3 Rounds for Time
400m Run
21 Kettlebell swings (53#/35#)
18 Toes to rings
15/10 Calorie bike

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Do You Have a Leaky Cauldron?

Is leaking during box jumps or double unders making you batty? Do you tie your sweatshirt to cover your full moon? Oh, I got bladder puns for DAYS! But all corny jokes aside, bladder leaks happen, and often. As many as than 1 in 3 women have experienced a leak within the last 30 days. Like a ghost, I’m gonna go full transparency here. #ileaksometimes. I’ve even wondered if I am a fraud for admitting that seeing as I’m in the vagina business. But the important fact is, I’ve learned to listen to my bladder. Pelvic floor muscle function is affected by lifestyle, anatomy, genetic and reproductive factors as well as age. If I have been sleeping poorly, pounding coffee all day and my stress/anxiety levels are bridging near toxic, odds of staying dry are not in my favor. Pelvic floor muscles are just like any other muscle in the body and if they are taxed beyond their performance capacity, tired, or impacted by bladder irritants, tears might run down my legs. When it happens, I might initially laugh it off but I am also saying, “OK Blanche, I hear you. (Blanche is a wonderful bladder name). Most of the above are under my control. Balancing my training with recovery, pacing of hydration, breathing and relaxation exercises to balance my stress levels, and pelvic floor stretches to decrease the muscle activity so they aren’t so wound up and tired. Occasional leaks happen and like the common cold, I don’t expect everyone to run to the doctor every time they get the sniffles. So, let’s talk through some simple home remedies beyond just doing Kegels. For starters, do a simple fluid and bladder log for 2-3 days. There is an app I love called iUFlow that will track the recordings of what you drink, when you pee, if you leaked, and what you were doing when you leaked. It will also have you log how strong the urge is for you to go, like did I go “Just in case” or are we “Gotta go, gotta go, gotta go right now” status. I recommend counting your pee in seconds to track the volume in ounces and commenting on the activity you were doing when the leak happened in the description section e.g. strong urge to go, cough, or a box jump (first jump or after the 5th round). This way you can start to self assess if you leak only with the strong urge to go, during increased pressure or impact, or a mixture of the two. This is the first step in helping you treat bladder leaks.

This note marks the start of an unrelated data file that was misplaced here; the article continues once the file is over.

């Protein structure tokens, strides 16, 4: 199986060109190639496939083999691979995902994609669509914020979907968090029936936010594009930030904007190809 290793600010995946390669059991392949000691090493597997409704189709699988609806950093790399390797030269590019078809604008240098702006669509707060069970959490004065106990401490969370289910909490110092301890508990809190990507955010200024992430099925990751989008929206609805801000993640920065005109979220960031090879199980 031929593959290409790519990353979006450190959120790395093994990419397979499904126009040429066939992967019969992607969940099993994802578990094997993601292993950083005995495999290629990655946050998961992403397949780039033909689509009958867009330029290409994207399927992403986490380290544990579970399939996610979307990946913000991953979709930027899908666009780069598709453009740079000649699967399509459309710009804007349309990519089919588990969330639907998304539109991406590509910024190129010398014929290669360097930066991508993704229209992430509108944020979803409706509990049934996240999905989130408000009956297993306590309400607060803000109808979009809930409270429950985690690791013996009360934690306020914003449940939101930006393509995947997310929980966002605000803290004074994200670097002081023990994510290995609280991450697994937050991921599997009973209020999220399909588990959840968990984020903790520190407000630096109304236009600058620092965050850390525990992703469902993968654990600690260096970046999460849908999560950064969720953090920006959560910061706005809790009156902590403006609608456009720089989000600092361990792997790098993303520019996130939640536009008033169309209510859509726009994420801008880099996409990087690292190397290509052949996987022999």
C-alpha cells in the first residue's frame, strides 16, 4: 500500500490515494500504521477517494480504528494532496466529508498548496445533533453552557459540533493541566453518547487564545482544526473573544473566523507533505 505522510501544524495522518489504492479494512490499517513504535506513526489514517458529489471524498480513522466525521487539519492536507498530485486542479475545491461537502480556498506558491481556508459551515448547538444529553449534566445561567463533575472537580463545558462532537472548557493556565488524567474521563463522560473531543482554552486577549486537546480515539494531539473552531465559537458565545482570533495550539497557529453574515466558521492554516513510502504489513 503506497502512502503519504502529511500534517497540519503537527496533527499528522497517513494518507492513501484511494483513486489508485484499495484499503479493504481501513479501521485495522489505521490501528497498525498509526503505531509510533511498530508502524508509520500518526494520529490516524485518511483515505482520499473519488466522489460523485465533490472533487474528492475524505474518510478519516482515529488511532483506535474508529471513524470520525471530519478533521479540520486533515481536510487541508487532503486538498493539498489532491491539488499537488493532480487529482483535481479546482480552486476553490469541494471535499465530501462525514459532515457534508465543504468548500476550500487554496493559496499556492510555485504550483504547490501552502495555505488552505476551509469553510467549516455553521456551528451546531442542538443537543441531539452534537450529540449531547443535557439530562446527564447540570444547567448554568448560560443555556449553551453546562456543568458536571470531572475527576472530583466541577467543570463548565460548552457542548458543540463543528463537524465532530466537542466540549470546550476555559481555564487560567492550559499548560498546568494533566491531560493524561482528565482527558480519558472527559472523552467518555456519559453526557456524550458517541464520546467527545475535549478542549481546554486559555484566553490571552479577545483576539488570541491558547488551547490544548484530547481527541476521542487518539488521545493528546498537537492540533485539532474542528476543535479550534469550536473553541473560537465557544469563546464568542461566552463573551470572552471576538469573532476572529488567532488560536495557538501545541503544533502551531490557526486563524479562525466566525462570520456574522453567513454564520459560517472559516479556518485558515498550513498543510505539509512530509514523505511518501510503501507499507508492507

By knowing when and what correlates with the leak, you can start to assess things like fluid management. If you are unable to hold your bladder for at least 2 hours but not more than 4 and leak with the strong urge to go, consider making small and slow adjustments to your hydration strategies in order to get to your desired drinking volume. If the only fluids you drink during the day are caffeinated, carbonated, citrusy, have artificial sugar, or alcoholic, then that is also a big contributing factor. The bladder has sensors for inflammation and these are common bladder irritants.

Lastly, if you’ve ever been told, or consider yourself a Type A personality, chances are your pelvic floor is probably a little wound up. The pelvic floor muscles can get sore, tired, and sensitive for many different reasons. This might feel like low back fatigue or cramping, commonly referred to as a “Pelvic headache.” Muscles in our bodies commonly go into guarding and protecting mode when our system feels under attack. This attack could be common stressors or triggers in your life and your body is using these areas, even your bladder, to get your attention and do something about it. To help relax my pelvic floor, so it can function like a trampoline for shock absorption of my bladder, I will start with some deep breathing called blocked or tactical breathing. Inhale for a count of 4 while my belly and pelvic floor lengthen and expand, hold at the top for a count of 4, exhale gently for a count of 4, hold at the bottom for a count of 4. Repeat that cycle about 3-4 times. This gives my bladder and pelvic floor the 3 things it needs in order for it to relax: oxygen, space, and circulation. I might even do this while I am in a stretch like child’s pose or a deep squat for more targeted relaxation. So the next time you leak, don’t just laugh it off. Try a few of these tips. If you’re still having trouble with leaks, give yourself a trick or a treat, and schedule a visit at Kitsap Physical Therapy today.

– Kara Stadshaug PT, DPT, CLT, PHC